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It used to be that when you designed a website, you started with the visuals, and then fit the copy into the space available. A lot of designers I work with still start projects with this in mind — and with print design, it’s very much a consideration.

The web, however, has evolved. It’s OK that pages have an almost limitless height. They should be designed to accommodate large amounts of text and images. Even usability curmudgeons like Jakob Nielsen admit that scrolling has become a natural and expected user behavior. The popularity of long-form blogs and the prevalence of scroll wheels and (more recently) multitouch trackpads in computer hardware has made scrolling easier and more obvious to the user.

True, people pay more attention to the stuff at the top of the page, but it’s no longer reasonable to assume that users just won’t scroll. The net effect is stronger than you might realize: Instead of scrolling just being OK, it means you need a Content Strategy.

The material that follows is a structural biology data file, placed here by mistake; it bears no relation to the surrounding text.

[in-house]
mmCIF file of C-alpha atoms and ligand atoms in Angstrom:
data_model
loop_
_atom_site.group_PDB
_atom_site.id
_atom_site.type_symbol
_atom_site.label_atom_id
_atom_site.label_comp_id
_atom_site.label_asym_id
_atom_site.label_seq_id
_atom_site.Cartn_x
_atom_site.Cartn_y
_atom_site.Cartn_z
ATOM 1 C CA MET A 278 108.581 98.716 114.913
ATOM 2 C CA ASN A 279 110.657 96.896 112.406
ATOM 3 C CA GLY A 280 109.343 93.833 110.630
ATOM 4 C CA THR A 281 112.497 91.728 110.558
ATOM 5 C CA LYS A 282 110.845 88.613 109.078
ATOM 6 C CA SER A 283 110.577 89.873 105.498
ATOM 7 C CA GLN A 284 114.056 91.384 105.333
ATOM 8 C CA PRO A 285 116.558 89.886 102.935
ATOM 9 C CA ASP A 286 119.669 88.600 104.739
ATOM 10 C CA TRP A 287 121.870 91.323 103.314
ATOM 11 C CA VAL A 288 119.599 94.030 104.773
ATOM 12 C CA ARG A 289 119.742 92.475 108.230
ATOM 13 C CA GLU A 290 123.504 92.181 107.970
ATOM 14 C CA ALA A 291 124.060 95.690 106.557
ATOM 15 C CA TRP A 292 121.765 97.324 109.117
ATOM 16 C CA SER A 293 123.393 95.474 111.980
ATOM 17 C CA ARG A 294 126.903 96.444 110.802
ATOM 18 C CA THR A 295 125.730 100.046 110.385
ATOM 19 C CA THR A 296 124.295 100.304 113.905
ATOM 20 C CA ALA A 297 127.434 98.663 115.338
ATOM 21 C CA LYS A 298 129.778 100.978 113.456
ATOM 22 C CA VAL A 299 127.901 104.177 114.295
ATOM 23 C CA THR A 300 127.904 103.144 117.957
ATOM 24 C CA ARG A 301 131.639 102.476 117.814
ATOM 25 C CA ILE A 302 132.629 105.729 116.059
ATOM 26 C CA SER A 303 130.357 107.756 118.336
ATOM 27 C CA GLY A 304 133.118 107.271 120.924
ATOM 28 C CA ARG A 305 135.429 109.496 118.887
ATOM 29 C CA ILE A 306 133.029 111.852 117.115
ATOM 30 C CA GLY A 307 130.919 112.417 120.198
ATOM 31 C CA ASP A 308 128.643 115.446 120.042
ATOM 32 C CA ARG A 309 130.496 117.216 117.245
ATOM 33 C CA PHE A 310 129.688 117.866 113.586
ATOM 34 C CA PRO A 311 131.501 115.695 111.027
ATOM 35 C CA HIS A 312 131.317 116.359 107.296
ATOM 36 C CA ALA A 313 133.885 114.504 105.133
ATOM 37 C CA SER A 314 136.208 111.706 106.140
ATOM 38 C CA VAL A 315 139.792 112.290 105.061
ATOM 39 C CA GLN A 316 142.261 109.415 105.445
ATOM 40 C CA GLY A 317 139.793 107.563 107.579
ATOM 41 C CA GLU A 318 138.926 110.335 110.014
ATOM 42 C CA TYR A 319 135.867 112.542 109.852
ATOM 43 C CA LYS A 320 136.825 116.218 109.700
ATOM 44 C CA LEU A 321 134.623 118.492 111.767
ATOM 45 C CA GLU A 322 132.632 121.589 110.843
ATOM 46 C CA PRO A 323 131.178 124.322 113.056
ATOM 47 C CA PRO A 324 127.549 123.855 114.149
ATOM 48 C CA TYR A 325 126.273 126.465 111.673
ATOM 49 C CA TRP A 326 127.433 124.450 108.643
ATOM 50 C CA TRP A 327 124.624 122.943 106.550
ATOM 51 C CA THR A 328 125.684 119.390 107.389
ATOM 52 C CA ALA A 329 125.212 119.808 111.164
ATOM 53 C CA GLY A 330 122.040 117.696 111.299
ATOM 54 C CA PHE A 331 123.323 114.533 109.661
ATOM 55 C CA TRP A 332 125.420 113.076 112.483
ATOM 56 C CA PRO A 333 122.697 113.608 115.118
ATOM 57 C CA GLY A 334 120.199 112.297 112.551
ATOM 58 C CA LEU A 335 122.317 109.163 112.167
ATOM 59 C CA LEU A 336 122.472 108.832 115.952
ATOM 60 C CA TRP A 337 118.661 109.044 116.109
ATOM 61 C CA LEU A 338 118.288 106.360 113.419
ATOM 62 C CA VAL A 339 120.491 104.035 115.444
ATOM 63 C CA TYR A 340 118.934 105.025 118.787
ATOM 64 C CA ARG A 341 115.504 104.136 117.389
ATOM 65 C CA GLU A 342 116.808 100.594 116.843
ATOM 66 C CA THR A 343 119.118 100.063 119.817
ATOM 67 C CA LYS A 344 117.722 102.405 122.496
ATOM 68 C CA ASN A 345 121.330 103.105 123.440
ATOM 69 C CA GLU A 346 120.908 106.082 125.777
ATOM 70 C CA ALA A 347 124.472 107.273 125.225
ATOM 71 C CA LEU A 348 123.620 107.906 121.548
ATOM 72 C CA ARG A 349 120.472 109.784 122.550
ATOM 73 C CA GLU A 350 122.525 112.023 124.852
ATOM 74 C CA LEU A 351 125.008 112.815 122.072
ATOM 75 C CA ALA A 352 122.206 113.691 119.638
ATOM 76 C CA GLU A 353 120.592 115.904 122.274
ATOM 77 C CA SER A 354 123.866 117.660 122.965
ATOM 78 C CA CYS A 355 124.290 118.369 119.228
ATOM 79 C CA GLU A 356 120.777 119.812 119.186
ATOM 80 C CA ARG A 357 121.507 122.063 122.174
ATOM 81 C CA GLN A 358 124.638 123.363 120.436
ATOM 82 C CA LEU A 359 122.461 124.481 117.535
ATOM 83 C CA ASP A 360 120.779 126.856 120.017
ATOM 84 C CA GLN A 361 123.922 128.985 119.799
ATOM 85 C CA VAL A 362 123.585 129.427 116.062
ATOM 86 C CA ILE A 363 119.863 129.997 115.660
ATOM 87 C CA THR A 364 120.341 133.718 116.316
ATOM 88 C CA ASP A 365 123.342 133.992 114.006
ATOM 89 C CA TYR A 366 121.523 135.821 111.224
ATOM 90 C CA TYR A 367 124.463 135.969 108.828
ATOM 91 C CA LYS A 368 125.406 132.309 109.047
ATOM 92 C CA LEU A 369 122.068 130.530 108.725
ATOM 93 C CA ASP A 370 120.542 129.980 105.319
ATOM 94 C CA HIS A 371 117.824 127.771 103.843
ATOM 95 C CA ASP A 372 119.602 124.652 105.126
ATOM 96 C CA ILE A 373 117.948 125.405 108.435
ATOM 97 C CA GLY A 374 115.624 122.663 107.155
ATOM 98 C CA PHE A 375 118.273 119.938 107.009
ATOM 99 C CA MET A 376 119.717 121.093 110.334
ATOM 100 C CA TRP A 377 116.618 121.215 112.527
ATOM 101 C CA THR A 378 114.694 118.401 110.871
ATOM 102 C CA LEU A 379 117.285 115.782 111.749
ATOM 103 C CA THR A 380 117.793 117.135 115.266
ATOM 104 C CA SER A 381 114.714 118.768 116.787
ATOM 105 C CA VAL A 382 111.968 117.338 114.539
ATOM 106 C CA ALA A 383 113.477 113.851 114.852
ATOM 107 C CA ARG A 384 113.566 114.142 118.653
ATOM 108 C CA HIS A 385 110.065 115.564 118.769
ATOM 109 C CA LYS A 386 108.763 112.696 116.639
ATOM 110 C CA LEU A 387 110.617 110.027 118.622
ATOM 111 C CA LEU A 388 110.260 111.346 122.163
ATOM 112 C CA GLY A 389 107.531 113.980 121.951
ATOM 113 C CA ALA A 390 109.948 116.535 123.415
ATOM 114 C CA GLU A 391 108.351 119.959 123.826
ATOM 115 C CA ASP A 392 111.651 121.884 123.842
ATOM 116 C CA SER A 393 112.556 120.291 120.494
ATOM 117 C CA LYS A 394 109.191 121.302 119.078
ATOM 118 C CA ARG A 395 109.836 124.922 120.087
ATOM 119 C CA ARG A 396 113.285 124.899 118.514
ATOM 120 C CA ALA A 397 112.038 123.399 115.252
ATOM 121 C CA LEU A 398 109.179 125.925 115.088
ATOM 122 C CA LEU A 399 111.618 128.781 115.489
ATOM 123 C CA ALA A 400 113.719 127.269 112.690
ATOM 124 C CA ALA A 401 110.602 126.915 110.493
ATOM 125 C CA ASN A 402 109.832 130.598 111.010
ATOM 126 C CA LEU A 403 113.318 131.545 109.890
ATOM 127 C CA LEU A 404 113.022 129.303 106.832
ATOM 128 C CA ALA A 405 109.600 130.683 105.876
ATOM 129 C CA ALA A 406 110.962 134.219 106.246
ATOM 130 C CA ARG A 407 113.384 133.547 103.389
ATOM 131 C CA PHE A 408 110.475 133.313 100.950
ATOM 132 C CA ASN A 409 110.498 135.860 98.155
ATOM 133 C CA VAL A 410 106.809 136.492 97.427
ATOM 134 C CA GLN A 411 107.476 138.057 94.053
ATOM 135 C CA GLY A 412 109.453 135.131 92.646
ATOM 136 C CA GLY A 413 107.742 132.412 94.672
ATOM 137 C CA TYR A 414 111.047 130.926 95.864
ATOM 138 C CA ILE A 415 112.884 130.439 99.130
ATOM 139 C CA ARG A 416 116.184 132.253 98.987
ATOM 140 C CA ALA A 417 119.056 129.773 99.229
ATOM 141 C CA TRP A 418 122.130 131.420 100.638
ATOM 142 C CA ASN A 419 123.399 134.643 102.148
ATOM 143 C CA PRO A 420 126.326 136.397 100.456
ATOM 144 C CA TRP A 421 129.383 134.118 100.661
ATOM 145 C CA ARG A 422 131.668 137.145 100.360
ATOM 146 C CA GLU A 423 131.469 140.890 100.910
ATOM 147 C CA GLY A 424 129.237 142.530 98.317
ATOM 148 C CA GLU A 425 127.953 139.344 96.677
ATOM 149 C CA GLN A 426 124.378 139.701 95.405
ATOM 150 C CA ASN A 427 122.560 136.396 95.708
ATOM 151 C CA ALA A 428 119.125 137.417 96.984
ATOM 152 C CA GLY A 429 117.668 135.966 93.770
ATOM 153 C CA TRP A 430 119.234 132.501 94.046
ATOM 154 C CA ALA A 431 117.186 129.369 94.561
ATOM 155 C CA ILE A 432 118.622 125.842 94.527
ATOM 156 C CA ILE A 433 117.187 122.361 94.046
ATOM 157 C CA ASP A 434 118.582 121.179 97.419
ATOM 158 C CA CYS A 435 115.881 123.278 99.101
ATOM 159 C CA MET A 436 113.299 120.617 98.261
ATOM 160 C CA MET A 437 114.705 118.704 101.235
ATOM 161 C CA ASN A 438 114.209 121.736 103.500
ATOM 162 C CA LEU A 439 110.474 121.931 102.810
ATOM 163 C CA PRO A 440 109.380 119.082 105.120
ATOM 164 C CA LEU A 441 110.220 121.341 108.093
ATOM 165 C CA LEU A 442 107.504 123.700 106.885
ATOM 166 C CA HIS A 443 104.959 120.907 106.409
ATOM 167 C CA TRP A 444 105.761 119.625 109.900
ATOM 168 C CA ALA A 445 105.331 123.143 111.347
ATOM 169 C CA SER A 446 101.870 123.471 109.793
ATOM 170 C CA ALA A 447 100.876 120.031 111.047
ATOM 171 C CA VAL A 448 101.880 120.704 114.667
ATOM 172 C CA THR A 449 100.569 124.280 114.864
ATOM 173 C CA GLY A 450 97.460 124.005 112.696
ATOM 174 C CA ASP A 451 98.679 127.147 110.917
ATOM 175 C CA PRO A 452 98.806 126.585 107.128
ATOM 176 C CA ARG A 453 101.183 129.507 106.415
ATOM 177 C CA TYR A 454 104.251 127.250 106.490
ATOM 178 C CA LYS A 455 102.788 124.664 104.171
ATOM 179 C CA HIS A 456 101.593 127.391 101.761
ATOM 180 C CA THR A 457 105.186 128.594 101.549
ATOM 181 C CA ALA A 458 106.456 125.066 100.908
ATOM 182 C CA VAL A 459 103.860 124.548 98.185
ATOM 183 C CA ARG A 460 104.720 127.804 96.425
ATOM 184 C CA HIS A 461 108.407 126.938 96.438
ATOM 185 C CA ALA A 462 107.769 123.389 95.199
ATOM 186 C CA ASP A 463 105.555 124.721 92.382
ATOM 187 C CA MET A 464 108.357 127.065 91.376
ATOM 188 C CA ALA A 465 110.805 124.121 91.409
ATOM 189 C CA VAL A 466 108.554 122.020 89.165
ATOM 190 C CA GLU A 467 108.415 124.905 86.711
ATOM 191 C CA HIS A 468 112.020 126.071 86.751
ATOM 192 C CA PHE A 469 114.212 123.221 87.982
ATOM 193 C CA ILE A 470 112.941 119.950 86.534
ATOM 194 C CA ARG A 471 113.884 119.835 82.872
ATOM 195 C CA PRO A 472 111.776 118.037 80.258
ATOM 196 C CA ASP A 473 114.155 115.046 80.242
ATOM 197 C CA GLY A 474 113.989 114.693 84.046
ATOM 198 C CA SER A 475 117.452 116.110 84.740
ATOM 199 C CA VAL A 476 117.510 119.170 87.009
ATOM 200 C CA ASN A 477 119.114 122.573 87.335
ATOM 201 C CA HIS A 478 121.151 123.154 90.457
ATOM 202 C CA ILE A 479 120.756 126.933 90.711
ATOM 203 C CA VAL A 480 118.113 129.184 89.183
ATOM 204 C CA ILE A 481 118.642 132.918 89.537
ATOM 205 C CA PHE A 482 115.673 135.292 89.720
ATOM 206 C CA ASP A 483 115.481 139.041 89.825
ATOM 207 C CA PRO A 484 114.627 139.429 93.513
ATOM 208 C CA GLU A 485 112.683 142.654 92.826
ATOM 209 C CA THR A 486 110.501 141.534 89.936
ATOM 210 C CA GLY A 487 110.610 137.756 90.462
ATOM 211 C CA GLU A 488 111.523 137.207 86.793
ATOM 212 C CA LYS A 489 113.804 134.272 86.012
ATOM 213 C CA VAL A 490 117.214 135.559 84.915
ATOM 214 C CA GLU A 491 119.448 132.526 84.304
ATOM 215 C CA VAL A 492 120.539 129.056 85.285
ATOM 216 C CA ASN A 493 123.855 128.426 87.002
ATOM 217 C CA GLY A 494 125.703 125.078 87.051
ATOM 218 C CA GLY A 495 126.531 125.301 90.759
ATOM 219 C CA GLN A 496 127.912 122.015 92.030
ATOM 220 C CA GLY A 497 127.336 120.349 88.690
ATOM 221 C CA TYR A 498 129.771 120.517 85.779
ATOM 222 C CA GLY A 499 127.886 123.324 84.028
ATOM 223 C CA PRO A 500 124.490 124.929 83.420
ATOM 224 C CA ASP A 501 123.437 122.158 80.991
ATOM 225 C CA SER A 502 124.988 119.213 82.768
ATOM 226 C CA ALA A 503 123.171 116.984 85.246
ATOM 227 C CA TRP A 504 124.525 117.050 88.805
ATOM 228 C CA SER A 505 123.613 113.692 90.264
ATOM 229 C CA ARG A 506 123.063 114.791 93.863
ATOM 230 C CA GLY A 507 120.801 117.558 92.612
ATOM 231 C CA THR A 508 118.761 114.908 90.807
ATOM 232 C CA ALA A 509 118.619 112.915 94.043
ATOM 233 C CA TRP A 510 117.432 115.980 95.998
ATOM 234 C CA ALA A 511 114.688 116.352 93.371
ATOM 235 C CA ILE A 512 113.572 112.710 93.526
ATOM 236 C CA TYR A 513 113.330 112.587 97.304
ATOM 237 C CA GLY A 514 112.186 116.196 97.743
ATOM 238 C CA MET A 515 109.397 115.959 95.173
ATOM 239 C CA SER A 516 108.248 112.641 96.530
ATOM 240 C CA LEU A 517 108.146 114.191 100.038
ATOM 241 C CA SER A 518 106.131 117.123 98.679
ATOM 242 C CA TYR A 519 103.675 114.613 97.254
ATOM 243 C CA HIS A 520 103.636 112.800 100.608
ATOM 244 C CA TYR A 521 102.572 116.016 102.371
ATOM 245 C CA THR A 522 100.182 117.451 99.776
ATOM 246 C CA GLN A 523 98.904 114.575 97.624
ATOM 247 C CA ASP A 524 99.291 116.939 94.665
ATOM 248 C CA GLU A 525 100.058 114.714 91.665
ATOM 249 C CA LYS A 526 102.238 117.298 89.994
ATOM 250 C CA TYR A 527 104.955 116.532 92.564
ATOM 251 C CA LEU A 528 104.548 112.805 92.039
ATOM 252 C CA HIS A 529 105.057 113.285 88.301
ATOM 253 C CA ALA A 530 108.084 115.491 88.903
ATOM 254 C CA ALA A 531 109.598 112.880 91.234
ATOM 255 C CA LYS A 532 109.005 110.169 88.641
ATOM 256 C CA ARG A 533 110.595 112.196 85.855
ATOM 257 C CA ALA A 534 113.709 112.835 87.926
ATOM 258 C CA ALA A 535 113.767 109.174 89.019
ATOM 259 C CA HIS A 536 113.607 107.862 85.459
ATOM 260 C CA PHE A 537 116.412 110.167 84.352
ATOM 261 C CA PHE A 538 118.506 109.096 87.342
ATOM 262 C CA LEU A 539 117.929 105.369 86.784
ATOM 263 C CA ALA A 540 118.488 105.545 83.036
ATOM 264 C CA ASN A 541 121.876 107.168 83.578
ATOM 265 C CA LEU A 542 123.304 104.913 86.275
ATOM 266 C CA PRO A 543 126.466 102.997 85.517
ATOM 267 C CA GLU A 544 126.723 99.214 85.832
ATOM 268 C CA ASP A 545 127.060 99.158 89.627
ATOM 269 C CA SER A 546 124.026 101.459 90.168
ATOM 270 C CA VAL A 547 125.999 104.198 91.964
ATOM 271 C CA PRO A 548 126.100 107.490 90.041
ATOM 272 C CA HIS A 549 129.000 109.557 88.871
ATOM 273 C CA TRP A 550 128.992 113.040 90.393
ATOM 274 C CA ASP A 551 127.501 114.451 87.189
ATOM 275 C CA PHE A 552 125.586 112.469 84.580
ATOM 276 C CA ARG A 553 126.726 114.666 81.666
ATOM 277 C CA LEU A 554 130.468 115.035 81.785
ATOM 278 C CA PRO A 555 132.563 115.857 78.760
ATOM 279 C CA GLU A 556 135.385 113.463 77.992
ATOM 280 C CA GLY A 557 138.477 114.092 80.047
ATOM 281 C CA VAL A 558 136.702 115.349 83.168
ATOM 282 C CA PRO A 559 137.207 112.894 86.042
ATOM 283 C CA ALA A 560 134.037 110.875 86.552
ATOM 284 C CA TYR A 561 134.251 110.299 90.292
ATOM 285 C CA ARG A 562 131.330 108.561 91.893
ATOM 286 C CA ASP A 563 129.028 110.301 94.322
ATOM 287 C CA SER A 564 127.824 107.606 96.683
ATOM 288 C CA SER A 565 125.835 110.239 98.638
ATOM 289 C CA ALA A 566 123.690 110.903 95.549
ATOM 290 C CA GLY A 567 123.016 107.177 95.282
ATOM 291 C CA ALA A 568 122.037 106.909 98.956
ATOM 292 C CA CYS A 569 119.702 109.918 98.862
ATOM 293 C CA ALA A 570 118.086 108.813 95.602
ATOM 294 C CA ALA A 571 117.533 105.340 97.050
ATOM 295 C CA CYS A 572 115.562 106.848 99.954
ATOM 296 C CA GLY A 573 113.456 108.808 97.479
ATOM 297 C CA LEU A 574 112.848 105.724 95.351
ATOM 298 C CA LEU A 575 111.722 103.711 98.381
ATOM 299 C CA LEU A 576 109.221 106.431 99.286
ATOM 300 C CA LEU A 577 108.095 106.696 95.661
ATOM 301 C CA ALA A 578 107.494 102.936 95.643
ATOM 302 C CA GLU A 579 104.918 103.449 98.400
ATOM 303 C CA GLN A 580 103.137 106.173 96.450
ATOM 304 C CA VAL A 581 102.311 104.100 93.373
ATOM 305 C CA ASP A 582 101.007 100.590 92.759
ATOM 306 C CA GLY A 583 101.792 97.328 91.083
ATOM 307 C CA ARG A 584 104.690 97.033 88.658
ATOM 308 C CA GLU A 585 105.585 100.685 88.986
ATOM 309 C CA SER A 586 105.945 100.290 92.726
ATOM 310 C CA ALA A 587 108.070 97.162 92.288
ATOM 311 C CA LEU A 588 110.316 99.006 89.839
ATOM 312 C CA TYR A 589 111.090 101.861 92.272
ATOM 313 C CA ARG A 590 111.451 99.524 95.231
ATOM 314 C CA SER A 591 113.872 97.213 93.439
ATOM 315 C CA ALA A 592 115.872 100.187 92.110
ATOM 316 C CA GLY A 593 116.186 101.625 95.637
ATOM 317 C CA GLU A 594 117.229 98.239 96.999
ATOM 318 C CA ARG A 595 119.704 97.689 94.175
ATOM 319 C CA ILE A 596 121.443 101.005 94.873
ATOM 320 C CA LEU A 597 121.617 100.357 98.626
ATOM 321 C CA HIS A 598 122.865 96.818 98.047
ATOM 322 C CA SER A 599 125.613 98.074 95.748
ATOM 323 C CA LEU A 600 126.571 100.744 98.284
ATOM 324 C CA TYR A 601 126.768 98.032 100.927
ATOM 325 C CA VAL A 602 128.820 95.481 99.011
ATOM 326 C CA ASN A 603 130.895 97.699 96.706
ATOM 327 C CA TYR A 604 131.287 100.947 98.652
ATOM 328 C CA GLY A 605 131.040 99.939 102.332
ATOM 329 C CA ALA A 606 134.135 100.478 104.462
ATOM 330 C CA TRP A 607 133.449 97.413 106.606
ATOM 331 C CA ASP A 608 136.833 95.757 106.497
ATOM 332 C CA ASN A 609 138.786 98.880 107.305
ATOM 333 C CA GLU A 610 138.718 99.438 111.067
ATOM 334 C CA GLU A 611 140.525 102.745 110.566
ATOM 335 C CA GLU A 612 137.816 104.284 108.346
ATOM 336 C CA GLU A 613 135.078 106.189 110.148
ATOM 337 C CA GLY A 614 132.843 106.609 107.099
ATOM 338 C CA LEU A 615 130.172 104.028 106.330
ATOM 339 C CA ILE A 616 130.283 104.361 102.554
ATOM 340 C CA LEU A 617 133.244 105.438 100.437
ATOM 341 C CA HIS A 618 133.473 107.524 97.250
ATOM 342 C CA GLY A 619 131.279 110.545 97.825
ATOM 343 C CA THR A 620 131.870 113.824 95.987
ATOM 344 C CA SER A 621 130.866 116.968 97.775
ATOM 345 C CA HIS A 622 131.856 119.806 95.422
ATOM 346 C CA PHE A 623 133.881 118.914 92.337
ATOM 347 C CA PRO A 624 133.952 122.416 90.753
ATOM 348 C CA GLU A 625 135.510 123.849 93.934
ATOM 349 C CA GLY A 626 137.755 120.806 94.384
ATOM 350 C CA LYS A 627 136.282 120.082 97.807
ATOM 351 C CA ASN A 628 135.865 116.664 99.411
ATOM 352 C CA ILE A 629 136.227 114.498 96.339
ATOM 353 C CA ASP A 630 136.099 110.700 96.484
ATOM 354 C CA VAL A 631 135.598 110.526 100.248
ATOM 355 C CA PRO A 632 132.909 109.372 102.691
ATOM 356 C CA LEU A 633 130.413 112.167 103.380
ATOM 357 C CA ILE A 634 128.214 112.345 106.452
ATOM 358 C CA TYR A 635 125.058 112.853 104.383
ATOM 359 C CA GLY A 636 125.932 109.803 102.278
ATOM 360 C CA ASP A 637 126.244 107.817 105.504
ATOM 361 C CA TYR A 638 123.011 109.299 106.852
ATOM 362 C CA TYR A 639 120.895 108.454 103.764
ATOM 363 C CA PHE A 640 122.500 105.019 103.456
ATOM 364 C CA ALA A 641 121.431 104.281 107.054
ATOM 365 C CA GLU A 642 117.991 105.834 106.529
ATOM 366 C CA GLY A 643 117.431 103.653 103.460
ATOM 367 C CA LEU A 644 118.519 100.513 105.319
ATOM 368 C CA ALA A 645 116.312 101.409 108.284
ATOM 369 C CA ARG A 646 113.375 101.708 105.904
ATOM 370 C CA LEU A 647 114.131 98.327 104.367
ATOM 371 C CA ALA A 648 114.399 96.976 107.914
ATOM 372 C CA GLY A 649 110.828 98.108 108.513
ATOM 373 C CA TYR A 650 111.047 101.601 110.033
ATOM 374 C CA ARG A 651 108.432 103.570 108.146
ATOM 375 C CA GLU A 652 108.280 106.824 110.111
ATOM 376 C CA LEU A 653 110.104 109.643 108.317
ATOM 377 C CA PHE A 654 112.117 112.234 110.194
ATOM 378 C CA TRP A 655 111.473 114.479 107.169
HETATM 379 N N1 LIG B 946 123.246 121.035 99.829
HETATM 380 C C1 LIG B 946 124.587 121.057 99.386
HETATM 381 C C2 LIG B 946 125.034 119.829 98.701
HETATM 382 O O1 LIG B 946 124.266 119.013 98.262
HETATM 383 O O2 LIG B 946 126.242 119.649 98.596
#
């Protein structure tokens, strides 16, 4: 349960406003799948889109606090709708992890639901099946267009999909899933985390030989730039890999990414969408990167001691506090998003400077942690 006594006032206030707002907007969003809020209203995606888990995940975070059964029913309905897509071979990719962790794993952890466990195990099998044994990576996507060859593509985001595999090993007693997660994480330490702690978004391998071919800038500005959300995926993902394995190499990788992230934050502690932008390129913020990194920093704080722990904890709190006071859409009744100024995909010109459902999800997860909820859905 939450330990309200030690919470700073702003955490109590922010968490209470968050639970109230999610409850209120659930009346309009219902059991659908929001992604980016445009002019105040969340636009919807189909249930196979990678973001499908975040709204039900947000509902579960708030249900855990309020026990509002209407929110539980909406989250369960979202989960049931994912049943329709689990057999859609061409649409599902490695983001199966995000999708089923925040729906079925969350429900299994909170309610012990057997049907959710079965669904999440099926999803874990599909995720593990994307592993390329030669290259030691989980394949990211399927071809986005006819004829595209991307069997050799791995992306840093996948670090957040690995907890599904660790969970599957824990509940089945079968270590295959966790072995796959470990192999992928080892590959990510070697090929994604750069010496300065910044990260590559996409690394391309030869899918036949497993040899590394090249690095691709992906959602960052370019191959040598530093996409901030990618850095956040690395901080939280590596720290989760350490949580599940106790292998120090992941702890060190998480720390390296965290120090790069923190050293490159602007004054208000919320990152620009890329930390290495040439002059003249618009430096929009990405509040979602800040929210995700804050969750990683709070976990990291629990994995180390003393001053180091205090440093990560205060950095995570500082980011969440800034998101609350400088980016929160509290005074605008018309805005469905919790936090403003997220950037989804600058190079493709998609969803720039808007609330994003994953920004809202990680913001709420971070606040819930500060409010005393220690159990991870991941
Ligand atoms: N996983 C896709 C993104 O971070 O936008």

Content Strategy is just a fancy way of saying “figure out what you want your site to say first, and then design a kick-ass way to present it to visitors.”

Jeffrey Zeldman, king of web standards, says that having professional writers and editors on board during the design process is helpful — if not critical. During the planning process, writers can identify the kinds and tone of the copy necessary for the site. Writing something light and fun, for example, is very different than writing serious medical information. Having writers and editors working with the designers early on means that the design can accurately reflect the tone of the copy, and also determine the position and size of the copy in-layout.

I’ve said on several occasions that having an editor or copywriter on staff (or part of your project) is critical — more critical, I daresay, than the designer or developer you choose. If customers, visitors, and clients can’t understand what your business offers, how are they going to feel comfortable handing over their hard-earned money to you? If they read copy riddled with spelling and basic grammar errors, how will they have confidence in the product or service you sell?

If there’s one thing to take away from this post, it’s sort out your content first. Know what you’re going to say before you say it, and make sure you’re saying it well.


Posted June 9, 2010. Tagged: , ,

 

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